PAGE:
Review: Dan Gilroy’s ‘Velvet Buzzsaw’ savages the art world
Throughout much of the art-world spoof “Velvet Buzzsaw” it feels like writer-director Dan Gilroy is taking easy shots at fat targets. Diva artists, ruthless dealers, easily impressed collectors, cruel and capricious critics … . Is there any way to make these kinds of shopworn stereotypes funny?
Somewhat miraculously, Gilroy finds a way — mainly by not obsessing so much about whether “Velvet Buzzsaw” says anything new about the aesthetes who populate art galleries.
This movie’s a satire, sure. But that’s not really its main selling point. Think of it instead as a wild supernatural thriller — where the sinister killer is art itself.
The film’s impressive ensemble cast doesn’t have a “lead” per se. The plot really kicks into gear thanks to Zawe Ashton’s character, Josephina: an apprentice dealer who discovers more than a thousand grim but beautiful pieces of original art in the burned-out apartment of her dead neighbor, Ventril Dease.
Immediately, the industry’s gears start grinding. Josephina’s boss Rhodora Haze (Rene Russo) starts manipulating the market to maximize sales with the help of critic Morf Vandewalt (Jake Gyllenhaal), who promises flattering reviews of the Dease collection in exchange for the book rights. Meanwhile, private buyer Gretchen (Toni Collette) overpays for a few of the pieces, then bullies her former gallery employer into exhibiting them to give her client a break on his tax bill.
The only characters who seem to have pure, completely non-mercenary reactions to the Dease cache are two painters — a burned-out drunk (John Malkovich) and a rising graffiti star (Daveed Diggs) — who are inspired to get back to work. Maybe that’s why they’re spared when Josephina’s found paintings start coming to life and murdering their owners.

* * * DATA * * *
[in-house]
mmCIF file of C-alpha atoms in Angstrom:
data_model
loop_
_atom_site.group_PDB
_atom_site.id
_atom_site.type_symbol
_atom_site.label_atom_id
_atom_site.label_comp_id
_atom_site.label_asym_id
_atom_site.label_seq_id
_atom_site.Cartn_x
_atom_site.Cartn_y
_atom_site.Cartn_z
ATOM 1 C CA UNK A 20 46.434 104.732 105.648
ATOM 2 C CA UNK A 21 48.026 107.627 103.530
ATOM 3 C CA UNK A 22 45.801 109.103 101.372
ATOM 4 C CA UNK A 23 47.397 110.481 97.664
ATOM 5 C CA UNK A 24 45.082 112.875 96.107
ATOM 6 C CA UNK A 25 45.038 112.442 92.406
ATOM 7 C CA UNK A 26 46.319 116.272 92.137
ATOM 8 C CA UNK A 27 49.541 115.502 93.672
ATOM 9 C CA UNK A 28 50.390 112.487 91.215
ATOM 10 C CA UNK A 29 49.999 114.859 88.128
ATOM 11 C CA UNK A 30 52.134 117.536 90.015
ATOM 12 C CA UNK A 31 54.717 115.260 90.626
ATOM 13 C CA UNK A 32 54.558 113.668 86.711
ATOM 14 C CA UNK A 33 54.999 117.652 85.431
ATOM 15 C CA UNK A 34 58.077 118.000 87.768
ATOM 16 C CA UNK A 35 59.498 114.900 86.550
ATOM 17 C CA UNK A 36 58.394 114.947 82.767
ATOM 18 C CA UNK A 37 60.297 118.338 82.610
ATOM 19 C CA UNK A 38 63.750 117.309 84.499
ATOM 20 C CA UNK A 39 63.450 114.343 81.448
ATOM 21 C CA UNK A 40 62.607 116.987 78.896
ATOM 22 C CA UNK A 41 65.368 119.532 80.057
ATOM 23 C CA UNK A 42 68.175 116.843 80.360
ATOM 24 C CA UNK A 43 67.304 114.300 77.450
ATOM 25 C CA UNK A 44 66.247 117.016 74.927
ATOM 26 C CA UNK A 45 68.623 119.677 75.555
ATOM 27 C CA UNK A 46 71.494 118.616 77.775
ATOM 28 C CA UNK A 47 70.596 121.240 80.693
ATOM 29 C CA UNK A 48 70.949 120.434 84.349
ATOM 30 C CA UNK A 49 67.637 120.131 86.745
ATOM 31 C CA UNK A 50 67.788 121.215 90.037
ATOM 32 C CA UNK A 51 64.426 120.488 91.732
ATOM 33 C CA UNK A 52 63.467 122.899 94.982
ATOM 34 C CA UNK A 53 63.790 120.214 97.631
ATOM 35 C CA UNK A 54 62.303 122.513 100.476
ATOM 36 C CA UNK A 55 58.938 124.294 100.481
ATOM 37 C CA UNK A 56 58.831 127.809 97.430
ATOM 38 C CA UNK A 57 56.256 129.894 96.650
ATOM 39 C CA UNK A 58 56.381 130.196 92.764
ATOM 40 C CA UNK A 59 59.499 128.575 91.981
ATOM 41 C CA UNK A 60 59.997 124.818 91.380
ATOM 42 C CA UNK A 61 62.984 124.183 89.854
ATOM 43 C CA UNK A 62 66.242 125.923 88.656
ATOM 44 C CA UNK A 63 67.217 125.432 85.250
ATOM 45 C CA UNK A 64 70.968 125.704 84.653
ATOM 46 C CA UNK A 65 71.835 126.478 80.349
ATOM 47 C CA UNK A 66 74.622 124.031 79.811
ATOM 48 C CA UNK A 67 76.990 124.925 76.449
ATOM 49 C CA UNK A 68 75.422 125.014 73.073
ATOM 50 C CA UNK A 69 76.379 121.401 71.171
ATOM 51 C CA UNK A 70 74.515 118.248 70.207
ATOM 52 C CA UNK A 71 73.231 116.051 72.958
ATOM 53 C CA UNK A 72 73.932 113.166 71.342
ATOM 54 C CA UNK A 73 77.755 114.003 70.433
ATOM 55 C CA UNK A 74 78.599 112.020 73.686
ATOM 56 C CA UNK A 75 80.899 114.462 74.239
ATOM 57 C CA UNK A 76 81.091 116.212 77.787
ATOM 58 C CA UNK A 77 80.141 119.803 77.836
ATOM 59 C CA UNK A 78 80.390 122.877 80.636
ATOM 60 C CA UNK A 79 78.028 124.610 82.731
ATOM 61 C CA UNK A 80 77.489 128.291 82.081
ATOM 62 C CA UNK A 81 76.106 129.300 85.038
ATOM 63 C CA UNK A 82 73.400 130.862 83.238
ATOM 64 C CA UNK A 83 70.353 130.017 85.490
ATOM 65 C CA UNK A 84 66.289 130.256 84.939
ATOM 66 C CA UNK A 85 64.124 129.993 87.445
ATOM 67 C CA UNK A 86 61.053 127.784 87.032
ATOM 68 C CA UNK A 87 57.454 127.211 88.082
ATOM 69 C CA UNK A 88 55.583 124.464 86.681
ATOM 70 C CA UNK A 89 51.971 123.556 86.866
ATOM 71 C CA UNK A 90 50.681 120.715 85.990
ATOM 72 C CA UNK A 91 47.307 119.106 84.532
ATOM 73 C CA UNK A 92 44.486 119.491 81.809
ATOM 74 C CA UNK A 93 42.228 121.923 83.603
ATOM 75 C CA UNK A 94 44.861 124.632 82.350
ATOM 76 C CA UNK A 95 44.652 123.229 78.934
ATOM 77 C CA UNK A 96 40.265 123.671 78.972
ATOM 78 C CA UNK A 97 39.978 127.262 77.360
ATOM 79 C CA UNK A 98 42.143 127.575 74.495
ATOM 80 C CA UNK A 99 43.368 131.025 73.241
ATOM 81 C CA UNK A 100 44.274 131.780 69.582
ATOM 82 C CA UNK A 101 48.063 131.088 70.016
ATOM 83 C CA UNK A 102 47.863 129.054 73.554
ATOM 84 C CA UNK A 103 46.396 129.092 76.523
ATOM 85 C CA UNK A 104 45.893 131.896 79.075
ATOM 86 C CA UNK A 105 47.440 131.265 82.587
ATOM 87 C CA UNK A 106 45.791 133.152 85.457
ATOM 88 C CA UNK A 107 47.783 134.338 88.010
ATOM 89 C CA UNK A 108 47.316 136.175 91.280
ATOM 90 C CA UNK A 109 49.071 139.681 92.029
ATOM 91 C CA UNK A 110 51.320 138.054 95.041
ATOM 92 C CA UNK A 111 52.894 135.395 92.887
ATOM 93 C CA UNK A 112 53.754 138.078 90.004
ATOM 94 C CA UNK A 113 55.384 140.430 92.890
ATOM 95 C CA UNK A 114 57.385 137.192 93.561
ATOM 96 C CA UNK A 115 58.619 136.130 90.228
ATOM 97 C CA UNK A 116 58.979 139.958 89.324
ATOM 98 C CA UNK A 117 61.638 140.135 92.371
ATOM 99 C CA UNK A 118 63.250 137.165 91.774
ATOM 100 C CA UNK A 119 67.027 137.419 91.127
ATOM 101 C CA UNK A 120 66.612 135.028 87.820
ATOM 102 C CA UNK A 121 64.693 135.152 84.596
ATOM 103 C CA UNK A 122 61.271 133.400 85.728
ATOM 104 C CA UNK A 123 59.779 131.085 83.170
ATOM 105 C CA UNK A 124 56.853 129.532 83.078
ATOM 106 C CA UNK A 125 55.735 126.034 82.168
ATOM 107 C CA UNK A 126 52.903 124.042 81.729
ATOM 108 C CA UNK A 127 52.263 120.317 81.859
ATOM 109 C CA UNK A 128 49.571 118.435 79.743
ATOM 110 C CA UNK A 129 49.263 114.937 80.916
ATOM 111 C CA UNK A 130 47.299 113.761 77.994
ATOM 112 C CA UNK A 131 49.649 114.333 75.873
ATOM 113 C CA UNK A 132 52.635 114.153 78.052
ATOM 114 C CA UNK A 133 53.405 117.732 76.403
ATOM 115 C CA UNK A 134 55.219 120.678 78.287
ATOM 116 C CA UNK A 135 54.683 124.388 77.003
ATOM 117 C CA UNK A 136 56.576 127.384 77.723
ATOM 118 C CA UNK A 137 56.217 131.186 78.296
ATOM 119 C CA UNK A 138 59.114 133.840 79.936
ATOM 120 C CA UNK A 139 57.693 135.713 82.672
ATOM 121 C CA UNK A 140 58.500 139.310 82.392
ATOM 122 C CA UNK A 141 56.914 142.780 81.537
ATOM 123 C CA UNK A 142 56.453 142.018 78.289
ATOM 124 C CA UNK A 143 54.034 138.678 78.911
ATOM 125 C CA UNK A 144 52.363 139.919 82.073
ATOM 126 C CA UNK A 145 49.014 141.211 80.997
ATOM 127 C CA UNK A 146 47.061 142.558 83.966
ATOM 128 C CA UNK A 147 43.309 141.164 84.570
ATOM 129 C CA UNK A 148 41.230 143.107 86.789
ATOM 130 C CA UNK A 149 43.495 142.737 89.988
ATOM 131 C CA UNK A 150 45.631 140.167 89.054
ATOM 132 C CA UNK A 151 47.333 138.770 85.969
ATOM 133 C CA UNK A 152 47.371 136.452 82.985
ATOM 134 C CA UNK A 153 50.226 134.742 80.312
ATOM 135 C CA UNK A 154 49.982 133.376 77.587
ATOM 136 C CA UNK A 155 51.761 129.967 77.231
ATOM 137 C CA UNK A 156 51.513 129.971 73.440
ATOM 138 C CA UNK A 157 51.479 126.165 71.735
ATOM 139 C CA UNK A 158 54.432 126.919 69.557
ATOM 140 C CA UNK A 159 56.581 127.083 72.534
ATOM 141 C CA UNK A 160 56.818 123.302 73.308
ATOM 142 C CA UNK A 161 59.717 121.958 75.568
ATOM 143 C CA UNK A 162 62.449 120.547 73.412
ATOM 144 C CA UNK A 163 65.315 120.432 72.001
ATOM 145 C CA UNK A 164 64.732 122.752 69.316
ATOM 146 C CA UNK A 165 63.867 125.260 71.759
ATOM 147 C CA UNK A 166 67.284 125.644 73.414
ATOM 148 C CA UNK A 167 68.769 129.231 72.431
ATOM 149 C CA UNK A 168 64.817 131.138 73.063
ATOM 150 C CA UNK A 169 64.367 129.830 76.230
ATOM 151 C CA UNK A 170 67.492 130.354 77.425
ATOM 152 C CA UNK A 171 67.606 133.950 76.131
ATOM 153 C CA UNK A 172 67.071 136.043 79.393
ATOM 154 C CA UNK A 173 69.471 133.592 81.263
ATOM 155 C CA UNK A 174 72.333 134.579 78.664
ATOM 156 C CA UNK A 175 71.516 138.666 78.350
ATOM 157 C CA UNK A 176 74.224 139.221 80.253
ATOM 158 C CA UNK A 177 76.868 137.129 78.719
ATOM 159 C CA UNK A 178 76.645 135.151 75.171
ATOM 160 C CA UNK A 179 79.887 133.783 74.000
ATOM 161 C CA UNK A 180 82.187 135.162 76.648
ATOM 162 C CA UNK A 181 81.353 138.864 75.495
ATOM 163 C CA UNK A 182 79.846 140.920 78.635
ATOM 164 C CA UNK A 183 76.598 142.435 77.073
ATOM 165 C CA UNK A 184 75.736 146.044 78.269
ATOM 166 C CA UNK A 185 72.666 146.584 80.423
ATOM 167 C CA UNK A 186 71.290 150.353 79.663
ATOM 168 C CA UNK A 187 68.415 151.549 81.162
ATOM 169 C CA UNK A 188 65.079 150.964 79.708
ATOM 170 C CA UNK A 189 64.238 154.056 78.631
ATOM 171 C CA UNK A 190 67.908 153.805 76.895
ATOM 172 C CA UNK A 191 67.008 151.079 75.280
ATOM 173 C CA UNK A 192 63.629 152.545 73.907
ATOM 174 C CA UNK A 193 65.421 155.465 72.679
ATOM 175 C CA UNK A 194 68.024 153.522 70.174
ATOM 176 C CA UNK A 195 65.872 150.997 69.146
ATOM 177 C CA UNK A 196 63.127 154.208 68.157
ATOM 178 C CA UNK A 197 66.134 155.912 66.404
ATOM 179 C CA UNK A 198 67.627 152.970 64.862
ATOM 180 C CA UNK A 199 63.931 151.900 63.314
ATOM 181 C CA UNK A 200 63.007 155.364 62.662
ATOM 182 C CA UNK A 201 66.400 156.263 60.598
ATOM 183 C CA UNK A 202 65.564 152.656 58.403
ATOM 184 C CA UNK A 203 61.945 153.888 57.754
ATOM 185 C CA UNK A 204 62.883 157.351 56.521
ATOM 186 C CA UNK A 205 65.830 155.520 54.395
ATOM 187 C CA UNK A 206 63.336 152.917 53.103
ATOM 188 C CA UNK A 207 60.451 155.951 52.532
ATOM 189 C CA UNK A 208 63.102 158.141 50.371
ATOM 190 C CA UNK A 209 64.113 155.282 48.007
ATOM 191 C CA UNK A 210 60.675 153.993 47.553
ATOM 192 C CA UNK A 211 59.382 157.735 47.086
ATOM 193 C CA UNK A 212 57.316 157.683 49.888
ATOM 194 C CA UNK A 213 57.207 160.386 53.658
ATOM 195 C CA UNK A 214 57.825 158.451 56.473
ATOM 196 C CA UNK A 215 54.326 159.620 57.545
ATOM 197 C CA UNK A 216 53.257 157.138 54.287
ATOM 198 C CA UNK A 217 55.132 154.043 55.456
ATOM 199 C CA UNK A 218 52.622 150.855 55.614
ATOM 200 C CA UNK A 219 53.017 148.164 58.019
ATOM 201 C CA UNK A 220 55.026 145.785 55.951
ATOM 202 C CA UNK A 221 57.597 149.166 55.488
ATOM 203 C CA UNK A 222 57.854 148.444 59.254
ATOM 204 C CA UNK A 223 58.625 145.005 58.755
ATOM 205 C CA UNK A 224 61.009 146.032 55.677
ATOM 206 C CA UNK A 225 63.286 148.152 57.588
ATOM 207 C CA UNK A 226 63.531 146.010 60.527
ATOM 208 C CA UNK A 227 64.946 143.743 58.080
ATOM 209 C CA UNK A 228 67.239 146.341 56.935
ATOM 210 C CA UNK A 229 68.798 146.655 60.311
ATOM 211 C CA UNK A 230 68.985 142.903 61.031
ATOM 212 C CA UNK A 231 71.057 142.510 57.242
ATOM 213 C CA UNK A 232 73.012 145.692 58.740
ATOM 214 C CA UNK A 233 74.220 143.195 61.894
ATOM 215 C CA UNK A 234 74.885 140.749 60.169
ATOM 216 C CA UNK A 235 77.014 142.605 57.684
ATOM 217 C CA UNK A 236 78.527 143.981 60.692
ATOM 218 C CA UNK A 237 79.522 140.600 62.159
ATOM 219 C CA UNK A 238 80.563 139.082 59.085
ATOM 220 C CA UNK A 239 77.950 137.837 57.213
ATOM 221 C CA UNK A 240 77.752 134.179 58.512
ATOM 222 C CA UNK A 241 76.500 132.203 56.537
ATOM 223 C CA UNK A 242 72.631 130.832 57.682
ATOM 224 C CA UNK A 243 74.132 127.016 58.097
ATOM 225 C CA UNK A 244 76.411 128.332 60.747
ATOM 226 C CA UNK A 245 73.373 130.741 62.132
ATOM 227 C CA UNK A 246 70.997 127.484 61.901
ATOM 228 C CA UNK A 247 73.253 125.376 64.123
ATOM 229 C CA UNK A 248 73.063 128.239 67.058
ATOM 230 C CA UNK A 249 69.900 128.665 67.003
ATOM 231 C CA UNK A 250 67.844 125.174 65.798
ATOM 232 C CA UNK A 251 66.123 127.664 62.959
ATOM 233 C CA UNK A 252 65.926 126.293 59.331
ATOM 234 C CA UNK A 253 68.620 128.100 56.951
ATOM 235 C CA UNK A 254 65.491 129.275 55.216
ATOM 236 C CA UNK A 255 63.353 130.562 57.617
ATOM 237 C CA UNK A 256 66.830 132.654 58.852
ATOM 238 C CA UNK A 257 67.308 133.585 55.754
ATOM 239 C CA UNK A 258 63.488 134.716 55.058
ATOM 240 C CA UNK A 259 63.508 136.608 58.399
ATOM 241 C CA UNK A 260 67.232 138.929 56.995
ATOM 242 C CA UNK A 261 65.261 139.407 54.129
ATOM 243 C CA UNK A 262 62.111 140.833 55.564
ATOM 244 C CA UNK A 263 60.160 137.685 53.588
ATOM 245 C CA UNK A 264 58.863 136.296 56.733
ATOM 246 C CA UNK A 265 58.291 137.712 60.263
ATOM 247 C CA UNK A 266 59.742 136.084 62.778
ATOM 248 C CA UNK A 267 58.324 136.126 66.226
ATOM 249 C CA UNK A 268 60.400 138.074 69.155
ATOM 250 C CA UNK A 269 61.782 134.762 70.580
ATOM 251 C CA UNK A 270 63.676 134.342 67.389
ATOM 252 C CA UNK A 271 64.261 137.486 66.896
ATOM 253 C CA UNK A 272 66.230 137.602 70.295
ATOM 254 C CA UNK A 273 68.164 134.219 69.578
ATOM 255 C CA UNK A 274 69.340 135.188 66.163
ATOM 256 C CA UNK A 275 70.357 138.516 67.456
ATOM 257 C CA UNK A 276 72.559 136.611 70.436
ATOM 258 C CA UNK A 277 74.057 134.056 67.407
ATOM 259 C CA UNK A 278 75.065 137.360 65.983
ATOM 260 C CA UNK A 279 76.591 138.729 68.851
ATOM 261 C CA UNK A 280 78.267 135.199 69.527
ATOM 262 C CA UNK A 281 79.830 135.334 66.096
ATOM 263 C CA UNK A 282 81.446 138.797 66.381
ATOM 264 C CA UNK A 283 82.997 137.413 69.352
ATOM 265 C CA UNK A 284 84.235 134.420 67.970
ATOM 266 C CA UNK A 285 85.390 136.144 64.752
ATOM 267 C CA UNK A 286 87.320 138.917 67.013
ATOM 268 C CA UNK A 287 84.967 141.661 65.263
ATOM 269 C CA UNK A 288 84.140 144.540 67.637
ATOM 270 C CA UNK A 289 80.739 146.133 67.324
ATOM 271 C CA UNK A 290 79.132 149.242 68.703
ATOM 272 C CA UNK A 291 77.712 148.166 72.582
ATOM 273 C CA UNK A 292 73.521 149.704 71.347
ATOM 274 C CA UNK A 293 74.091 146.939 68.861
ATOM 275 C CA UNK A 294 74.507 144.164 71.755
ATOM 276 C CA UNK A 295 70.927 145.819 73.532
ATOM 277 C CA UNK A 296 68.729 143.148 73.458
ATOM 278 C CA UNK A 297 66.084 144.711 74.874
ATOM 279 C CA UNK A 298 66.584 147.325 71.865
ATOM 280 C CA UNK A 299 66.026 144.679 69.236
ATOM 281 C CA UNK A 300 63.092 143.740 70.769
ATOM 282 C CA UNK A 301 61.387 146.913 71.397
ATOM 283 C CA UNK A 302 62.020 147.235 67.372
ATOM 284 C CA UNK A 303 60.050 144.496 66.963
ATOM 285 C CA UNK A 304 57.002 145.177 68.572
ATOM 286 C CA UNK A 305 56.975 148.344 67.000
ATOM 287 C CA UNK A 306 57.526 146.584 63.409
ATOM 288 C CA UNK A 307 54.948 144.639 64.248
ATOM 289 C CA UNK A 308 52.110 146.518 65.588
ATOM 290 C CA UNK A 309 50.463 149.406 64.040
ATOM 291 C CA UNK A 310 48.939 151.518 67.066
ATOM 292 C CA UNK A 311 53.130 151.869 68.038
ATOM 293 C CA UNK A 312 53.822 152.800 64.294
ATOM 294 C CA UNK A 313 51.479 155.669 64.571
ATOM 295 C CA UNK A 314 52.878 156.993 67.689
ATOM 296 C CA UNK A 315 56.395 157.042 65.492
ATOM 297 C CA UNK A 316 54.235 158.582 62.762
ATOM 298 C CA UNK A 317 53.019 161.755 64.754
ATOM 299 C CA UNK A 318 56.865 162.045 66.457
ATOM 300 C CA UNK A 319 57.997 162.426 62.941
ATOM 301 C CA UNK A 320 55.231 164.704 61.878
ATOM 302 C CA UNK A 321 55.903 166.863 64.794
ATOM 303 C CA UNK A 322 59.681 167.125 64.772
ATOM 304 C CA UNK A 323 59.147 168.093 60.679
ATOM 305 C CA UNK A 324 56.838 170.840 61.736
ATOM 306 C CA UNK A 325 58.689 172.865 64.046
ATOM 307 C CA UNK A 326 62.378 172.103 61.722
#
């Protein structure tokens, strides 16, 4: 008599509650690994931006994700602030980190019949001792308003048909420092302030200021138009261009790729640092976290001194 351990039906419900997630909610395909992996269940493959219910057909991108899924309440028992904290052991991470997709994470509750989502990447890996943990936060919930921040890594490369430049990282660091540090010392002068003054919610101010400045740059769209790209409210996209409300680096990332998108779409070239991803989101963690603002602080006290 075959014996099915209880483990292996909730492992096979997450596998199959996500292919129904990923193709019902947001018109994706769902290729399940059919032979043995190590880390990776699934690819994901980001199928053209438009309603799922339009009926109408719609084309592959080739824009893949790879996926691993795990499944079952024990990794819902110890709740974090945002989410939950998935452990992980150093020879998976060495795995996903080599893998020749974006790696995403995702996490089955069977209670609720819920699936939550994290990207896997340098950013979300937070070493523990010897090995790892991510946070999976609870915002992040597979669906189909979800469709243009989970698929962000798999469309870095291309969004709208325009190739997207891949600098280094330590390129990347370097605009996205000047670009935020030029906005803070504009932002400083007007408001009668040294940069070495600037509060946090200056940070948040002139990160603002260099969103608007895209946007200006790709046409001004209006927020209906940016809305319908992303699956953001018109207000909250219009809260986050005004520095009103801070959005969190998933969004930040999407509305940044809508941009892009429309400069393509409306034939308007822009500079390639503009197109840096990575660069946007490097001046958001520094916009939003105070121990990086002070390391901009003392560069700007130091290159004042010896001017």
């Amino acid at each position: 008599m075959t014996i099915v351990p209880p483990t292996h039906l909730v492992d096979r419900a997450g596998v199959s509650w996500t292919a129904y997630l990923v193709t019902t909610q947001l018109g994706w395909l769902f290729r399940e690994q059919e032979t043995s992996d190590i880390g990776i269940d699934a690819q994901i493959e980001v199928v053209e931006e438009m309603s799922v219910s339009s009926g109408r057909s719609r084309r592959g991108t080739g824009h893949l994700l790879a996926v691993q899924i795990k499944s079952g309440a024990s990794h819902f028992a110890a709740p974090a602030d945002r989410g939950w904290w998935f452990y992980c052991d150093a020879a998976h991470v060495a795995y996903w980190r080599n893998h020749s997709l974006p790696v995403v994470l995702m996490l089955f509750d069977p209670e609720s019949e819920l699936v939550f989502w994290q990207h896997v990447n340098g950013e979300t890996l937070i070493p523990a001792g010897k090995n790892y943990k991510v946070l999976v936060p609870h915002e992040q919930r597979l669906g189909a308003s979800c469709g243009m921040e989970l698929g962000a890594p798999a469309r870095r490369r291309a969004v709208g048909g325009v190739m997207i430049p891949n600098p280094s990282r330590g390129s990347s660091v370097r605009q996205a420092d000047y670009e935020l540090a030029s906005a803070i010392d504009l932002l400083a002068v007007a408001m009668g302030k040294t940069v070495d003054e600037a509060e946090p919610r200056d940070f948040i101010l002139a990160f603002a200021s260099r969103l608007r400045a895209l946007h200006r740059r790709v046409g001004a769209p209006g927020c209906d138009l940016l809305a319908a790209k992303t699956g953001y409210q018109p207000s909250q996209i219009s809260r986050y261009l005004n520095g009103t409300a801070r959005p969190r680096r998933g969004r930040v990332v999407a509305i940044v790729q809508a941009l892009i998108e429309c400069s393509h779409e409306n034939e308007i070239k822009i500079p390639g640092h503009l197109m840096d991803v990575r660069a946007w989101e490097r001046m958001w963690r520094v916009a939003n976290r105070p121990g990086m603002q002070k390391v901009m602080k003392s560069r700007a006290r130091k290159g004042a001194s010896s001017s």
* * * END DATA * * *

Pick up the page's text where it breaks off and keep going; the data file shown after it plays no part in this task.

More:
Yes, that’s right: About a third of the way through, “Velvet Buzzsaw” becomes about haunted canvasses that reach out and slaughter nasty people, one by one, in appropriately ironic ways. It’s a little like an old-fashioned comic mystery — say “Who Is Killing the Great Chefs of Europe?” — except that the identity of the killer is no secret, and the deaths are as gruesome as any Freddy Krueger movie.
This is a bold stroke from Gilroy: to make a violent, over-the-top picture, where the cartoonish parody could very well turn off genre fans, while the bloody surrealism might scare away anyone just looking for a comedy. (The film is very much an acquired taste, and many people, no doubt, will be put off by both extremes. It’s probably a good thing it’s on Netflix, where adventurous subscribers can give it a try.)
Still, while the art world caricatures are hardly fresh, there’s a lot about “Velvet Buzzsaw” that’s pretty savvy and even inspired. Gilroy has a handle on a lot of the odd particulars of the modern art biz: like the favor-trading, the hype-building, and the use of a combination of technology and instincts to squeeze the most money from a sale.
Like Gilroy’s earlier films “Nightcrawler” and “Roman J. Israel, Esq.,” his latest also expresses a fascination with the hardened sediment of the class structure and the existential crises of the people buried below.
Ultimately, whether people dig “Velvet Buzzsaw” will probably come down to how much they enjoy seeing a bunch of absurdly pretentious characters get choked, crushed, eviscerated and pulled apart by great works of art. Gilroy’s central metaphor may not be subtle, but it’s deeply felt. No matter what the market, the public and the critics all say, great art is destined to have its revenge.
Rated: R for violence, language, some sexuality/nudity and brief drug use
Running time: 1 hour, 53 minutes
Playing: Starts Friday, The Landmark, West L.A.; also streaming on Netflix
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